From the bottom of my heart, I thank Dr. Jeff Mallinson for inviting me to attend Trinity Lutheran College – the experience saved my life. In addition to an amazing education, I met a lot of great people along the way at Trinity. I can’t begin to tell you how much I miss them (you) all! Since transferring to Trinity, I’ve had one desire and that’s to make the people of Trinity proud because they gave me so much in such a short time. Today, one of my best friends in the world graduated from Trinity and I am so proud of him and have nothing but respect for him. Lance, you’ve earned this moment and I hope you enjoy it. Also, thank you for the impact you’ve had in my life.

When I think of the value that Trinity Lutheran College has had in my life, I get pretty emotional. Jeff, I know you’d probably rather I not sing your praises because you’re a humble man, but you really did save my life by inviting me to join the Trinity community. I’ll never be able to thank you enough and, sincerely, hope that I make you and the college proud once I get back on my feet.

At present moment, I’m going through the toughest financial season I think I have ever endured and need a job to pay for the education I have received. If it weren’t for my time at Trinity, I’d be in a different place today. Trinity Lutheran College was a door that opened for me in a time of need and struggle. Thus, Trinity holds a very special place for me, as a reminder that doors can be opened, when you least expect them, and if we have the courage to walk through the door who knows how it could change our lives. If I can express gratitude for the college and the people that changed my life – when I am more afraid of not being able to survive than I have ever been – then there’s no telling what I could do with the gifts given to me at Trinity.

Trinity Lutheran College, here’s to making you proud: thank you for the education, thank you for the revolution of faith, thank you for the many friends, and thank you for believing in my abilities.

Wednesday, May 18, 2011

The Silent Shadows

Inspired by the film Listen to Your Heart.

What if I could not hear?
What if I could not see?
What if I could not speak?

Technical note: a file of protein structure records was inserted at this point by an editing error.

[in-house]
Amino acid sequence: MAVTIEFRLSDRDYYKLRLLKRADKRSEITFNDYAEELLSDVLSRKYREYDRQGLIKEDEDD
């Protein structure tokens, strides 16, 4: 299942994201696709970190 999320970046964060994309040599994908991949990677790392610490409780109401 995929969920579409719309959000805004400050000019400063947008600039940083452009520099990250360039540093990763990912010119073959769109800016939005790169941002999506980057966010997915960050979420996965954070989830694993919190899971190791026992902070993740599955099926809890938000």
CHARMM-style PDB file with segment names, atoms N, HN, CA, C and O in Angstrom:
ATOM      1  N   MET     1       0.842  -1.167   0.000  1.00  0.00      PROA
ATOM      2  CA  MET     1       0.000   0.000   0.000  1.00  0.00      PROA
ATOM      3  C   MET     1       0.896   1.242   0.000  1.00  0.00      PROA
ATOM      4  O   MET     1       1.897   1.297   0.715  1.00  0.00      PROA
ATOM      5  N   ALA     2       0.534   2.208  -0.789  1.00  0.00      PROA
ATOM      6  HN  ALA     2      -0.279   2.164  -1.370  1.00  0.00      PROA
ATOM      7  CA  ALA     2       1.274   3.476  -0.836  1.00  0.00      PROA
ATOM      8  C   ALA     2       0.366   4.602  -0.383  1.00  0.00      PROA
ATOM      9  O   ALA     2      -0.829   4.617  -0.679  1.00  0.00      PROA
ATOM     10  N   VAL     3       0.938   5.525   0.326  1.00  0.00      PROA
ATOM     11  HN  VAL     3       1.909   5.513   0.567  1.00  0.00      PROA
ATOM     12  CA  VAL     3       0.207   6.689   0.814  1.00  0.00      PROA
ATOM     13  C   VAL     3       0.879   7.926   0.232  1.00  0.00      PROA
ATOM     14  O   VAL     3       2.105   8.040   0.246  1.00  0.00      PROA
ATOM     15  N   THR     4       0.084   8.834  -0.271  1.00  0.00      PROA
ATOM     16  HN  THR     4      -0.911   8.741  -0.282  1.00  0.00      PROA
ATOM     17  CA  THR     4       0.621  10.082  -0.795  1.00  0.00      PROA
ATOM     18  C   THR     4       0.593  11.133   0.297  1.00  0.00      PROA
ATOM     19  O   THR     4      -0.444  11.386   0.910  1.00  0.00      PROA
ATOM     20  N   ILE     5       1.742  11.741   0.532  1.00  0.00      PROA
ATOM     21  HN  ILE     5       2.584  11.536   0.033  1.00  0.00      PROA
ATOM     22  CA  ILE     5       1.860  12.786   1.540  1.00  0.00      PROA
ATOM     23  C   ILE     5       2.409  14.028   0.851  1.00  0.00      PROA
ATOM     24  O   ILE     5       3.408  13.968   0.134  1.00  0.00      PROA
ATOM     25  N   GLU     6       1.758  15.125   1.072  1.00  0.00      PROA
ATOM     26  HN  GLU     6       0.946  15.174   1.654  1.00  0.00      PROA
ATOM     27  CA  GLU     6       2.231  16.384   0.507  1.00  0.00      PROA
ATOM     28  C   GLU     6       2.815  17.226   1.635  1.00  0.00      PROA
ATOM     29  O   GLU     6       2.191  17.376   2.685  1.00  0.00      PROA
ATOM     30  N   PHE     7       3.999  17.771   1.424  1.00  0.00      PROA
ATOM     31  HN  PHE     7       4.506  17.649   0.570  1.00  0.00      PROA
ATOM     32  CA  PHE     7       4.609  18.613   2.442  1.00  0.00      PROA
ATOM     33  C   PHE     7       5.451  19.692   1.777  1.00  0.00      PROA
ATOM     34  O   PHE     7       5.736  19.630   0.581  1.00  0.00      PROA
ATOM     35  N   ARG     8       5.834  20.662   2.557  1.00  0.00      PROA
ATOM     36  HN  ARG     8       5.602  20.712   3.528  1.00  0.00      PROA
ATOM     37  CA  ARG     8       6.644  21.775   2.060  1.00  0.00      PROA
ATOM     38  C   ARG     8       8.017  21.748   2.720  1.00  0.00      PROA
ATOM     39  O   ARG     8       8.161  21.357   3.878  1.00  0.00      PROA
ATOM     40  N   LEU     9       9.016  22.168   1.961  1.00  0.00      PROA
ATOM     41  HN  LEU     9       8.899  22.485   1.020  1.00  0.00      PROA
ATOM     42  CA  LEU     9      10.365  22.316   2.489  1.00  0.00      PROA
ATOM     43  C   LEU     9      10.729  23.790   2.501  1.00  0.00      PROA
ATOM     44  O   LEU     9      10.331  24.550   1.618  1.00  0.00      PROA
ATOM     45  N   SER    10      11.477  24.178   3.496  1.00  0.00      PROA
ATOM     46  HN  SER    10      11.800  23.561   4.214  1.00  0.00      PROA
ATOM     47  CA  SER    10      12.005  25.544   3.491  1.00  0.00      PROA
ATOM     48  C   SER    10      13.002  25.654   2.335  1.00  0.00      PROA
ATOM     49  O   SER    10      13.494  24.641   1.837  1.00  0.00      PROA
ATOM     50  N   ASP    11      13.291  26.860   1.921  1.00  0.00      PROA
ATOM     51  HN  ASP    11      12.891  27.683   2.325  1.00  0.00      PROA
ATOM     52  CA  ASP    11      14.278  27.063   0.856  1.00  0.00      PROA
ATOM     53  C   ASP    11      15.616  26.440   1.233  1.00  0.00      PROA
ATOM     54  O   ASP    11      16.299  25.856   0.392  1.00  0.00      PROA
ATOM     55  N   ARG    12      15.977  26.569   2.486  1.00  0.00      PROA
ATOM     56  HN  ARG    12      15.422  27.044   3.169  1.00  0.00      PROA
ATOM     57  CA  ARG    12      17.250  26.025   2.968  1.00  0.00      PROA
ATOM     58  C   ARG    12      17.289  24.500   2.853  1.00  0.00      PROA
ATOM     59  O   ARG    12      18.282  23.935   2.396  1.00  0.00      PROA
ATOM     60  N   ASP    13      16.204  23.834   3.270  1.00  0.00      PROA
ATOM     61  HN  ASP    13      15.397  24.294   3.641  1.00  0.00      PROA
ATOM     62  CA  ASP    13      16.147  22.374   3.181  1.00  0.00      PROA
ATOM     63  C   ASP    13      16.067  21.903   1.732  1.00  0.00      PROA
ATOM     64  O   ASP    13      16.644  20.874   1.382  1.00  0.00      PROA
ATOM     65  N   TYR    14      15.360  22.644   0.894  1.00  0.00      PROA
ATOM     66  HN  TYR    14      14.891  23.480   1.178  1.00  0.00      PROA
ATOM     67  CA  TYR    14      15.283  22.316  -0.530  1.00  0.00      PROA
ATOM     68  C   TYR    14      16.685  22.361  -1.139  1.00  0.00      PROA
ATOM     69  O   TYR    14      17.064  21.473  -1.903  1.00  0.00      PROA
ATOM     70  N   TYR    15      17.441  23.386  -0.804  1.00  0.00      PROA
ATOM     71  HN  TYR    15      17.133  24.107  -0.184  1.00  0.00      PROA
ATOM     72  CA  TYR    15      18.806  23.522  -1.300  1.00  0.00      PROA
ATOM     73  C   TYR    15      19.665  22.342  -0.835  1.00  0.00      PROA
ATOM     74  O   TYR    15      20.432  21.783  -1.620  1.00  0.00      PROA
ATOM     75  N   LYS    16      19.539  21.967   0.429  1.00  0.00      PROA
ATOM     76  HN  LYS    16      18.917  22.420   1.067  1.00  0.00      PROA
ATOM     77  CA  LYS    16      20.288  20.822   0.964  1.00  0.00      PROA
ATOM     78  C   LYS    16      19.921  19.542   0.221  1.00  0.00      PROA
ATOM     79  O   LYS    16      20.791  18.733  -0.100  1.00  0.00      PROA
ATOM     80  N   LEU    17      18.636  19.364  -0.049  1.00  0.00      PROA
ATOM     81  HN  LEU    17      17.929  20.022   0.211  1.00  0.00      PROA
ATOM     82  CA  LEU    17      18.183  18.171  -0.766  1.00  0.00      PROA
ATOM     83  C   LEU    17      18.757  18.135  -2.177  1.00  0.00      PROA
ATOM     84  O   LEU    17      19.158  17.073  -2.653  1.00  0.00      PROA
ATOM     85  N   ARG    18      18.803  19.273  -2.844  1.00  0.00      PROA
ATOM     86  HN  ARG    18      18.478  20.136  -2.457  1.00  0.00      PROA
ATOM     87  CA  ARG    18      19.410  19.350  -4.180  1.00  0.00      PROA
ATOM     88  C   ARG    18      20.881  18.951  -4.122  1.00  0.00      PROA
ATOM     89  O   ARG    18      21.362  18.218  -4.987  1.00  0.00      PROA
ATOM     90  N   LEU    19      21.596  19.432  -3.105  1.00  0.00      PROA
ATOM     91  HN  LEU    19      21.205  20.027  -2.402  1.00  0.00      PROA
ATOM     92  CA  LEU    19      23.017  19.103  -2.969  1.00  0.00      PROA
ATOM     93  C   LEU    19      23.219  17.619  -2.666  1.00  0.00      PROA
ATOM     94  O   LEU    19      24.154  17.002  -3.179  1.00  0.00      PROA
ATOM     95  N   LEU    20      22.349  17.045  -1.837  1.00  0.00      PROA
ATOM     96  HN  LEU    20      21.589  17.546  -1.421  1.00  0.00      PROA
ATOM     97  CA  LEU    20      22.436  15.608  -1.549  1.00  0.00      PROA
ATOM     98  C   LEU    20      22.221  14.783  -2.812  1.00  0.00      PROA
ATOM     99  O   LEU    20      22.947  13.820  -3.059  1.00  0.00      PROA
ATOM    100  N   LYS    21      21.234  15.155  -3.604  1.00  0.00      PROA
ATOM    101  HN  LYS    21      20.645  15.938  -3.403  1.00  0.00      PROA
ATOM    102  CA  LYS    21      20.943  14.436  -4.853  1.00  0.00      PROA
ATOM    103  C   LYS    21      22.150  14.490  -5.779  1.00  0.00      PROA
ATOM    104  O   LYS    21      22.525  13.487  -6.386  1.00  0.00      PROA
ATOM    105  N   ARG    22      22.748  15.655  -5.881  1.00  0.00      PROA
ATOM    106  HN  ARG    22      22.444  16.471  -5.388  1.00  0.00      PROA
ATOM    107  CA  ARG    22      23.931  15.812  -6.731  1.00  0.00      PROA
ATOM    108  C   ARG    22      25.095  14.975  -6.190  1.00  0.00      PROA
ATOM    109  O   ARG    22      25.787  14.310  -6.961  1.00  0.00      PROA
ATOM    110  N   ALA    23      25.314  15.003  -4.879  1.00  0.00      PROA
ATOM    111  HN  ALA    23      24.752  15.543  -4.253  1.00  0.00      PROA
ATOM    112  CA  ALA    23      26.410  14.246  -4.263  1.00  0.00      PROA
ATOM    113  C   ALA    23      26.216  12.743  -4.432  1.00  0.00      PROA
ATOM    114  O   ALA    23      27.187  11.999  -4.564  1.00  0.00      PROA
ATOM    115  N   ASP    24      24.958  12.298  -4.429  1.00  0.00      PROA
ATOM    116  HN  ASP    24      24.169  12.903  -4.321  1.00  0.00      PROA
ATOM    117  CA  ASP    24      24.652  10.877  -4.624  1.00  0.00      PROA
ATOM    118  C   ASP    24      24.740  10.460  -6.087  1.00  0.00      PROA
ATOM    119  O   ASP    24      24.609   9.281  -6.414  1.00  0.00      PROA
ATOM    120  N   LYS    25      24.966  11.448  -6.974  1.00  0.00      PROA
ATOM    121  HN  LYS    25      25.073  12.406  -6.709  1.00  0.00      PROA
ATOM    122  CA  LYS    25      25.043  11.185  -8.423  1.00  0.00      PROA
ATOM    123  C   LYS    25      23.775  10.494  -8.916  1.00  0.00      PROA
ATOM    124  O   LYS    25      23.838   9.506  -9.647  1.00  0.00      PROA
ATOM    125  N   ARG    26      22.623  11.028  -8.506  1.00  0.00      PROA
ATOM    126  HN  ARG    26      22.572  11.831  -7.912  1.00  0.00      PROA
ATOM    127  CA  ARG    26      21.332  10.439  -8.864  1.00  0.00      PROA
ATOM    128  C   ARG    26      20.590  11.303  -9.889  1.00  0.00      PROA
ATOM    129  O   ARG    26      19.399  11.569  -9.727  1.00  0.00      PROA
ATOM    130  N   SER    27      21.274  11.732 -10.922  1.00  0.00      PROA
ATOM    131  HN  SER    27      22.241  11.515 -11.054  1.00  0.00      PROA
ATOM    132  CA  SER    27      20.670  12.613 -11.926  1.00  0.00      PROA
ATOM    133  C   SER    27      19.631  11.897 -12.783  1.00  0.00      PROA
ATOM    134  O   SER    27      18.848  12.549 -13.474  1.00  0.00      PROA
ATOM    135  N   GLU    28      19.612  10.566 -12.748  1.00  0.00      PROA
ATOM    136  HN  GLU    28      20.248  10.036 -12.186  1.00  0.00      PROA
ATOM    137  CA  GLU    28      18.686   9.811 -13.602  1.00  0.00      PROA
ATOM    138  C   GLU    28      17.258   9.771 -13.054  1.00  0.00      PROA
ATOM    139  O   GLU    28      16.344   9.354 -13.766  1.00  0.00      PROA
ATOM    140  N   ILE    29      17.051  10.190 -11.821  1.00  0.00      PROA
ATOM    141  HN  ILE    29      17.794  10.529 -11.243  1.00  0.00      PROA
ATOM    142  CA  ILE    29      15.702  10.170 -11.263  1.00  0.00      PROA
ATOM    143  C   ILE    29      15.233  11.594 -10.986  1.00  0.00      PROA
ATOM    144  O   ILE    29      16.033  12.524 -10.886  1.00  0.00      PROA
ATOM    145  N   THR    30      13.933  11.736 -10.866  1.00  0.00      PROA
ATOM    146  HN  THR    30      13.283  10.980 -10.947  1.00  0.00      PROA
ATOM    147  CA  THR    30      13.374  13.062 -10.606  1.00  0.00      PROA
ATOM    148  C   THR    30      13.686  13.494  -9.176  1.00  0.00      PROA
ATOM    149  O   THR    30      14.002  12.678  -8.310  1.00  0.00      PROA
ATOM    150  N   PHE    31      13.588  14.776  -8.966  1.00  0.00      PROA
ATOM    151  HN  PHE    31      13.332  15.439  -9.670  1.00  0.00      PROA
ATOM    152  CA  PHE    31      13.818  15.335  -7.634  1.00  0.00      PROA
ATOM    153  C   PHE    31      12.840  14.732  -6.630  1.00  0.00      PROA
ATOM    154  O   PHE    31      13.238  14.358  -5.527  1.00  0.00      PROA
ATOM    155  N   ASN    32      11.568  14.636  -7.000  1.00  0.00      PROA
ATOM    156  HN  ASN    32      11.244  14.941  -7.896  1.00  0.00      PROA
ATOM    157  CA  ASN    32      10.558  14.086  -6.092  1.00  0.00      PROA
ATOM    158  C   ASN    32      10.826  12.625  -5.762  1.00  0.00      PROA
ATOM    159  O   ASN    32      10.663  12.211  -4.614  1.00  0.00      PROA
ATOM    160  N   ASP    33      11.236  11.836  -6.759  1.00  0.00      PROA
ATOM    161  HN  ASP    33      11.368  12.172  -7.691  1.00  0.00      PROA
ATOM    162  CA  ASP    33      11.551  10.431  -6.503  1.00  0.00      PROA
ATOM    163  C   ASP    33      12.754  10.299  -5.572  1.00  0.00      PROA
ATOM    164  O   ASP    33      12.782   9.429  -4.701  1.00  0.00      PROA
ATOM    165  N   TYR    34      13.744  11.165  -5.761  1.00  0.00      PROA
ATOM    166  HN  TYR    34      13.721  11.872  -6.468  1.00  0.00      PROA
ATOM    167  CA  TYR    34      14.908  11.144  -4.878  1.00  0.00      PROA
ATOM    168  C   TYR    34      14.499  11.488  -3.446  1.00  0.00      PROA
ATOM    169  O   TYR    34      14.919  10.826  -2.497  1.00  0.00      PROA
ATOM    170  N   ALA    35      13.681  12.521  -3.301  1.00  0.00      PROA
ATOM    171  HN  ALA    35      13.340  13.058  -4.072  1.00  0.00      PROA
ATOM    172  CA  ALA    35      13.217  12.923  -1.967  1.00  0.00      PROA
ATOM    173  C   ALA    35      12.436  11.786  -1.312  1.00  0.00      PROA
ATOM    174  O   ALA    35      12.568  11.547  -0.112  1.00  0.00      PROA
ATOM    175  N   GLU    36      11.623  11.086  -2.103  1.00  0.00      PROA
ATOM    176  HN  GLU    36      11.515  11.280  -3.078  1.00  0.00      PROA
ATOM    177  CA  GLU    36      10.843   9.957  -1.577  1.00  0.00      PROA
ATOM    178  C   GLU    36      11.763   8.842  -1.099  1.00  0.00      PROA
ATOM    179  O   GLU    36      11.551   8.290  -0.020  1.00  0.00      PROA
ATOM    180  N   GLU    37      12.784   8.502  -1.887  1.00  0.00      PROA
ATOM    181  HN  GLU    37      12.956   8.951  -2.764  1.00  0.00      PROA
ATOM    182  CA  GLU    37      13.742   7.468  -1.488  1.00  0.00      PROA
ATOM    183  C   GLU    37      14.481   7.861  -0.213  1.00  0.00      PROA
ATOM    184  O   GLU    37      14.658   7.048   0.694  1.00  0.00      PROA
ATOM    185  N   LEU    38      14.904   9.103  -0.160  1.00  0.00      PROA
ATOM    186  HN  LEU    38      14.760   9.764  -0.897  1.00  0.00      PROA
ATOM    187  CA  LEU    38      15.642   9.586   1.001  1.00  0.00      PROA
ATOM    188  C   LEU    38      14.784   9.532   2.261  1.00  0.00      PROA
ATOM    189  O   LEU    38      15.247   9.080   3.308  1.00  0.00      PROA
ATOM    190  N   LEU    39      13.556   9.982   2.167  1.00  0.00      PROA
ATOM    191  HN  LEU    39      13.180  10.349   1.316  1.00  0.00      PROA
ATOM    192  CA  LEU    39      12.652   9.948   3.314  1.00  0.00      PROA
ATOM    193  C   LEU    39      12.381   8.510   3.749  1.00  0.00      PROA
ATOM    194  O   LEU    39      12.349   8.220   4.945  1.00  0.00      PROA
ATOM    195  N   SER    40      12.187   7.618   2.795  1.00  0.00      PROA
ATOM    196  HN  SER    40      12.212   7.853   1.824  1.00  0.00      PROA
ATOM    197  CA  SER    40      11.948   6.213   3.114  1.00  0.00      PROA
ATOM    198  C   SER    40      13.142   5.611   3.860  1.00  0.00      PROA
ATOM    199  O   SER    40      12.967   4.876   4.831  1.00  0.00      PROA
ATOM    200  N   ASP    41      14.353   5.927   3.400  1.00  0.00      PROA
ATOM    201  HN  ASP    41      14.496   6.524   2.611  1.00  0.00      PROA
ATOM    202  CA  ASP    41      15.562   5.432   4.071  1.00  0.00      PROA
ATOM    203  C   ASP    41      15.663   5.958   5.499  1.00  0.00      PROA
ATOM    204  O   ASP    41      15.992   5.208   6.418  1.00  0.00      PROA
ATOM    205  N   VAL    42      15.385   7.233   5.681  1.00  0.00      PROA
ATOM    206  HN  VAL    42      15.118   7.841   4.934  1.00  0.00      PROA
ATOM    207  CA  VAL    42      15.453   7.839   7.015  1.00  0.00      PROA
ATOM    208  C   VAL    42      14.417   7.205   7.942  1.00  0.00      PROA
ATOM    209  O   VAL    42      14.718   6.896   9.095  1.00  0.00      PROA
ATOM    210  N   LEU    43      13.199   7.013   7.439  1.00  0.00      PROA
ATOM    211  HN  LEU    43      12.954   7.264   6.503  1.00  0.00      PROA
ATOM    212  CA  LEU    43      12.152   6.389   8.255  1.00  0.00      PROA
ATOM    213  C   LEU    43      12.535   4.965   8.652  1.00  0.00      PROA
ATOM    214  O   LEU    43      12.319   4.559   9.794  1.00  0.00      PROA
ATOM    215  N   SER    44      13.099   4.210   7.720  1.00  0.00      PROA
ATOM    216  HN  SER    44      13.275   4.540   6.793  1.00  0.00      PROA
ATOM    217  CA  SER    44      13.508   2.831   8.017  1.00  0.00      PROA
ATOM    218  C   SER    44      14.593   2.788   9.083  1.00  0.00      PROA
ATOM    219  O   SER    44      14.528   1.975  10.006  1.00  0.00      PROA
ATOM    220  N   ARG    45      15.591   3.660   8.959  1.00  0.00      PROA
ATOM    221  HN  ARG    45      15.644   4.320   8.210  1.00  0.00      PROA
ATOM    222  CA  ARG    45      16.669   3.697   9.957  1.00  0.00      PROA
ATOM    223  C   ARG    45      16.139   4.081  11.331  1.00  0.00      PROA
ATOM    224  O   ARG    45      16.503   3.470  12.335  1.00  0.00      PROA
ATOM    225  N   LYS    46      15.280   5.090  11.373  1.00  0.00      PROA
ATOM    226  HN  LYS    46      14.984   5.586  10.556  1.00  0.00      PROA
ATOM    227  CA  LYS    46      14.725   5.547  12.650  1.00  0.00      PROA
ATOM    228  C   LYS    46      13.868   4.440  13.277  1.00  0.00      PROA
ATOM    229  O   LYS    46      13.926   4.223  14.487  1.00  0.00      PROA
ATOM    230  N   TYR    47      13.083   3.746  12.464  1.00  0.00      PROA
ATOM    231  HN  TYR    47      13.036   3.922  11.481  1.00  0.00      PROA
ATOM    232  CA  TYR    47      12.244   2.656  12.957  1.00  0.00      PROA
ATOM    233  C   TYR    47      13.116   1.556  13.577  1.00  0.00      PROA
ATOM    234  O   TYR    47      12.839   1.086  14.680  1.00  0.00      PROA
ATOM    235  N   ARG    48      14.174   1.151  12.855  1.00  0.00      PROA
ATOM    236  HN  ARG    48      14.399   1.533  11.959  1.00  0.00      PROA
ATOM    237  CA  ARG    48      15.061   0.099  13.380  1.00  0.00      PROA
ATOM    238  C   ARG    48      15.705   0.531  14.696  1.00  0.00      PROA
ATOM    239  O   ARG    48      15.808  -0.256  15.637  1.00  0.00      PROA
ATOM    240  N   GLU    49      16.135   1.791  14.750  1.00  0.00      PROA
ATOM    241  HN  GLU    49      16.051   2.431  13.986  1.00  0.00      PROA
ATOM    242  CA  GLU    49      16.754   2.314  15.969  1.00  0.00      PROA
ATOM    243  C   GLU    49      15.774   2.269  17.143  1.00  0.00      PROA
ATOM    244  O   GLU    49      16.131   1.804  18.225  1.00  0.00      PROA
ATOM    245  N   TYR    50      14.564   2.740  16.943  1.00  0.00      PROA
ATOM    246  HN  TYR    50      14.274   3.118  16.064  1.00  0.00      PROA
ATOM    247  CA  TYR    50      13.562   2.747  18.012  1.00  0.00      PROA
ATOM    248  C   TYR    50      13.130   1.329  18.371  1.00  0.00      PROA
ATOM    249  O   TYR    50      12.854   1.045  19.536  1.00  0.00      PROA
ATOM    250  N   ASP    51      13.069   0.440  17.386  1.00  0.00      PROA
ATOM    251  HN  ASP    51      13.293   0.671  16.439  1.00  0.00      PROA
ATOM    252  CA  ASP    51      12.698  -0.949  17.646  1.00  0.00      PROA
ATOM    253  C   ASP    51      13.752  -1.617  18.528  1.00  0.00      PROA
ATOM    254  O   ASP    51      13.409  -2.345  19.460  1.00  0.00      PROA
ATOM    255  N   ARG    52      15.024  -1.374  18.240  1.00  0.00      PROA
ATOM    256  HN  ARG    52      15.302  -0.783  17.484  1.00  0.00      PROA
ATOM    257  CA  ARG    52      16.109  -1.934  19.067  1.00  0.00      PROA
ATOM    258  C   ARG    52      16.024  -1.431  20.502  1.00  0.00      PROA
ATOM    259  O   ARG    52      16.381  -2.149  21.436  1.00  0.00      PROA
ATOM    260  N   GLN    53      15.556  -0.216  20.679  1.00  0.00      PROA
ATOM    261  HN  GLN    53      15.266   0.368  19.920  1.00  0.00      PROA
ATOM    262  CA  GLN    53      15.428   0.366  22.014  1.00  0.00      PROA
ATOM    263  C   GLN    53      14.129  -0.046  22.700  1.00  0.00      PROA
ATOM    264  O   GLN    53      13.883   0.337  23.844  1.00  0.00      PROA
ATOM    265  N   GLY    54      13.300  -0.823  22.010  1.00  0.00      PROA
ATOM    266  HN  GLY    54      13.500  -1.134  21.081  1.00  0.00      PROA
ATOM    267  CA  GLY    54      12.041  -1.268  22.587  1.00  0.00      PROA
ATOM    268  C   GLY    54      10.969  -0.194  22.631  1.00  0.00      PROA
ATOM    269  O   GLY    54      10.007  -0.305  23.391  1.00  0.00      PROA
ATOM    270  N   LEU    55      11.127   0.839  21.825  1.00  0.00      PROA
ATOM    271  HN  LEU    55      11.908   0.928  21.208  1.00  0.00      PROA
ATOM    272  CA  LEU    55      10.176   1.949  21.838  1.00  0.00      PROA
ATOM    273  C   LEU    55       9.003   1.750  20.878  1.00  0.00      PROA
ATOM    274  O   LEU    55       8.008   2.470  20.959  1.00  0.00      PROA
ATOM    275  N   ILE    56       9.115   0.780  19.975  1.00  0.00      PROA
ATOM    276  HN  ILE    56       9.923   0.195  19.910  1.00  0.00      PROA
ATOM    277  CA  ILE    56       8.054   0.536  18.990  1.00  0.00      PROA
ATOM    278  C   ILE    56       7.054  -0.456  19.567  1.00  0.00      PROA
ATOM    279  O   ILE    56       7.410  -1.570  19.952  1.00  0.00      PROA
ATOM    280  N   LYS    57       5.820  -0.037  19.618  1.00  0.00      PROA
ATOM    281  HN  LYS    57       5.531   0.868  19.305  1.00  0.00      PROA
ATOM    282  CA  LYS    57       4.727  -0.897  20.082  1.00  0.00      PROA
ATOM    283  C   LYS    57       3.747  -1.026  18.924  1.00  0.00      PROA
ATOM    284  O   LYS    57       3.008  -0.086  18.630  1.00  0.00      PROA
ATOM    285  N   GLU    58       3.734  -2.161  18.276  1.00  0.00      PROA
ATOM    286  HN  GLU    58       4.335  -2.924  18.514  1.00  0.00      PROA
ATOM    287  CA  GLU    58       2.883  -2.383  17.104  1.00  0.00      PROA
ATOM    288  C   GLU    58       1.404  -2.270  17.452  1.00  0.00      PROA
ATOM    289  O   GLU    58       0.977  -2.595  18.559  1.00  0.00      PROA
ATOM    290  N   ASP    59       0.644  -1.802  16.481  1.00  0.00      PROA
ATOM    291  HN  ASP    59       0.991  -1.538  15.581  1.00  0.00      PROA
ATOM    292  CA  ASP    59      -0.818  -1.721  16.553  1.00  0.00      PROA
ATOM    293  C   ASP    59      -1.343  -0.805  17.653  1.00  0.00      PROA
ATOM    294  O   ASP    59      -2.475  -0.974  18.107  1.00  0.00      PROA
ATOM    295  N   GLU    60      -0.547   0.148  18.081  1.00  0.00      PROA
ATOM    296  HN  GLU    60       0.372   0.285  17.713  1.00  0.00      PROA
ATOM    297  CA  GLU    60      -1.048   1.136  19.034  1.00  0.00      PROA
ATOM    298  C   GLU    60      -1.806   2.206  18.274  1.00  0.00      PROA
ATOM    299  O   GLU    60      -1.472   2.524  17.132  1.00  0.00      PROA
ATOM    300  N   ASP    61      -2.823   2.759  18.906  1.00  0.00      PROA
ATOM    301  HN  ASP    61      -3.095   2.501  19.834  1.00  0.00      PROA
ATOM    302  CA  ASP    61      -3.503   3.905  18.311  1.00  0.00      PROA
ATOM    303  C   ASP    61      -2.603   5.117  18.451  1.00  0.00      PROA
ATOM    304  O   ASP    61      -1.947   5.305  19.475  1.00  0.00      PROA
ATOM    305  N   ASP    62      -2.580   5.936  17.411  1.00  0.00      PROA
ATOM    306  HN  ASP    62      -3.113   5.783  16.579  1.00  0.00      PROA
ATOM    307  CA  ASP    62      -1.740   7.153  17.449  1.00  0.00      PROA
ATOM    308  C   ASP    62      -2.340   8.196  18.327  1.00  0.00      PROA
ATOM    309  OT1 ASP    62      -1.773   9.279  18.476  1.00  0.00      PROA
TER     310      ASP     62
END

Would beauty be the same to me?

I take life for granted,
In spite of all the miracles;
Selfish and lackluster,
In spite of being lyrical.

What if I could not hear?
What if I could not see?
What if I could not speak?
Would love be the same to me?

I’ve walked roads of faith and doubt;
Missing the point, as much as ever.
Treating love, like a selfish gain,
Causing its truth to sever.

What if I could not hear?
What if I could not see?
What if I could not speak?
Would sorrow be the same to me?

In the silent shadows, I sit,
Longing for a better life than the one that exists –
Something with this picture doesn’t quite fit.
How much havoc do I have to list?

If I could not hear, beauty would be the feeling of sound.
If I could not hear, love would be captured with a smile.
If I could not hear, sorrow, would still be sorrow.
If I could not see, beauty would be the feeling of a breeze or the warmth of a hug.
If I could not see, love would be blind to all that is tainting.
If I could not see, sorrow, would still be sorrow.
If I could not speak, beauty would be that feeling we get when someone treats us well.
If I could not speak, love would be an action; not a string of words.
If I could not speak, sorrow, would still be sorrow.

Since I can hear, since I can see; since I can speak,
Couldn’t beauty and love be all of those things to me?

I take life for granted, as we all do,
That’s why sorrow will always be sorrow –
No matter what we’re going through.
Yet, beauty and love could always change tomorrow.

Monday, May 16, 2011

Resounding Voice

Love knows no bounds,
As it reaches profound;
I’d quiet its sound,
If it weren’t all around.

Love isn’t always a choice;
Sometimes, love is the voice
That we can’t help but hoist.
Is love always something to rejoice?

This love is a prison cell;
One cannot toll this bell.
How many tears fell?
This love could be heaven, but it is hell.

Sunday, May 15, 2011

The Hidden Heart

Sleepless nights torment my soul,
A confused heart that won’t let go,
Escaping emotion I cannot show;
For, this love I’ll never know.

Hours fall without rest,
Does the heart, truly, know best?
I’ll hide it away, like a treasure chest;
For, this love I cannot test.

Nights pass into day;
Oh, restless heart go away.
Disappear, you cannot stay;
For, this love I cannot say.

Insomnia, it is treason;
The hidden heart hath no season,
Running from passion with good reason –
For, this love hath no season.

Friday, May 13, 2011

Behind the Ego

There have been seasons in my life where being alive was an accomplishment, perhaps, a miracle. There have been seasons where I did everything in my power to break through limitations and “the glass-ceiling.” There have been seasons where I did anything to shine and stand out. There have been seasons of arrogance where I wanted to be the best at whatever I did and I wanted the world to know it. And, there have been seasons where I have been humbled.